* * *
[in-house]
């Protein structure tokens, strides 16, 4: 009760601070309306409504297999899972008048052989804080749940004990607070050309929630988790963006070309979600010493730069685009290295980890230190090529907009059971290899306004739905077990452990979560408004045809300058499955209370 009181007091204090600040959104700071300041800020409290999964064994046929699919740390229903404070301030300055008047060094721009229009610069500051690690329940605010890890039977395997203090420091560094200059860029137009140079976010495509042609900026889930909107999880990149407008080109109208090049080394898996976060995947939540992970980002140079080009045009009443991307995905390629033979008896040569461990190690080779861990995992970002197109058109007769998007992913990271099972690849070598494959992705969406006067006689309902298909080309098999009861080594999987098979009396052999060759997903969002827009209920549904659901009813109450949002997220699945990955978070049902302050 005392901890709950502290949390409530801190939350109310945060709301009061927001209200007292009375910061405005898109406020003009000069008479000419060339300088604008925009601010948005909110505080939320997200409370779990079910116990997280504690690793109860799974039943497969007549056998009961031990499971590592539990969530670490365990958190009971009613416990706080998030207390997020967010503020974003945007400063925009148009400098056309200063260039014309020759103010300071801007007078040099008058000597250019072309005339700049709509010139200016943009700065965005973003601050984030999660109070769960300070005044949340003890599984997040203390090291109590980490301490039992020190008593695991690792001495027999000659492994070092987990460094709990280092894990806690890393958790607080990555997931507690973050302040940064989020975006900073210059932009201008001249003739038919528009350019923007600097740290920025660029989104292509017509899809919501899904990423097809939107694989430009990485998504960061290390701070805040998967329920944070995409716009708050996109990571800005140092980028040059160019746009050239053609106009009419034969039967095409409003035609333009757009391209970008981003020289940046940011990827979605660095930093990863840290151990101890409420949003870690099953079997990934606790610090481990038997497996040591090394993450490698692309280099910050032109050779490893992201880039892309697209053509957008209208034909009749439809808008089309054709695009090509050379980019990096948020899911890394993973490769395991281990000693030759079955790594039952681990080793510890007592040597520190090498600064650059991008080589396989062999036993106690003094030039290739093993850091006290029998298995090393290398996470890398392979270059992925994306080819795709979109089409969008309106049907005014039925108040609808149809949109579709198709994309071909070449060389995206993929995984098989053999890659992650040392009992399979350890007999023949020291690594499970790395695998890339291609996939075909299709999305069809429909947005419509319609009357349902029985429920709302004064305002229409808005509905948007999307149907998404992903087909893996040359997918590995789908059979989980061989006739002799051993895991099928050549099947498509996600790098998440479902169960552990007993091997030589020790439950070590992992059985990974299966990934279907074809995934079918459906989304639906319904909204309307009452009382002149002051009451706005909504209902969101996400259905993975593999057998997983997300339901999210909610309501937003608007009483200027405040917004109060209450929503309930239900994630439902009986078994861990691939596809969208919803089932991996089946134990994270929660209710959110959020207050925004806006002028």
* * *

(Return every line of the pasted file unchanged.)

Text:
[in-house]
């Protein structure tokens, strides 16, 4: 009760601070309306409504297999899972008048052989804080749940004990607070050309929630988790963006070309979600010493730069685009290295980890230190090529907009059971290899306004739905077990452990979560408004045809300058499955209370 009181007091204090600040959104700071300041800020409290999964064994046929699919740390229903404070301030300055008047060094721009229009610069500051690690329940605010890890039977395997203090420091560094200059860029137009140079976010495509042609900026889930909107999880990149407008080109109208090049080394898996976060995947939540992970980002140079080009045009009443991307995905390629033979008896040569461990190690080779861990995992970002197109058109007769998007992913990271099972690849070598494959992705969406006067006689309902298909080309098999009861080594999987098979009396052999060759997903969002827009209920549904659901009813109450949002997220699945990955978070049902302050 005392901890709950502290949390409530801190939350109310945060709301009061927001209200007292009375910061405005898109406020003009000069008479000419060339300088604008925009601010948005909110505080939320997200409370779990079910116990997280504690690793109860799974039943497969007549056998009961031990499971590592539990969530670490365990958190009971009613416990706080998030207390997020967010503020974003945007400063925009148009400098056309200063260039014309020759103010300071801007007078040099008058000597250019072309005339700049709509010139200016943009700065965005973003601050984030999660109070769960300070005044949340003890599984997040203390090291109590980490301490039992020190008593695991690792001495027999000659492994070092987990460094709990280092894990806690890393958790607080990555997931507690973050302040940064989020975006900073210059932009201008001249003739038919528009350019923007600097740290920025660029989104292509017509899809919501899904990423097809939107694989430009990485998504960061290390701070805040998967329920944070995409716009708050996109990571800005140092980028040059160019746009050239053609106009009419034969039967095409409003035609333009757009391209970008981003020289940046940011990827979605660095930093990863840290151990101890409420949003870690099953079997990934606790610090481990038997497996040591090394993450490698692309280099910050032109050779490893992201880039892309697209053509957008209208034909009749439809808008089309054709695009090509050379980019990096948020899911890394993973490769395991281990000693030759079955790594039952681990080793510890007592040597520190090498600064650059991008080589396989062999036993106690003094030039290739093993850091006290029998298995090393290398996470890398392979270059992925994306080819795709979109089409969008309106049907005014039925108040609808149809949109579709198709994309071909070449060389995206993929995984098989053999890659992650040392009992399979350890007999023949020291690594499970790395695998890339291609996939075909299709999305069809429909947005419509319609009357349902029985429920709302004064305002229409808005509905948007999307149907998404992903087909893996040359997918590995789908059979989980061989006739002799051993895991099928050549099947498509996600790098998440479902169960552990007993091997030589020790439950070590992992059985990974299966990934279907074809995934079918459906989304639906319904909204309307009452009382002149002051009451706005909504209902969101996400259905993975593999057998997983997300339901999210909610309501937003608007009483200027405040917004109060209450929503309930239900994630439902009986078994861990691939596809969208919803089932991996089946134990994270929660209710959110959020207050925004806006002028």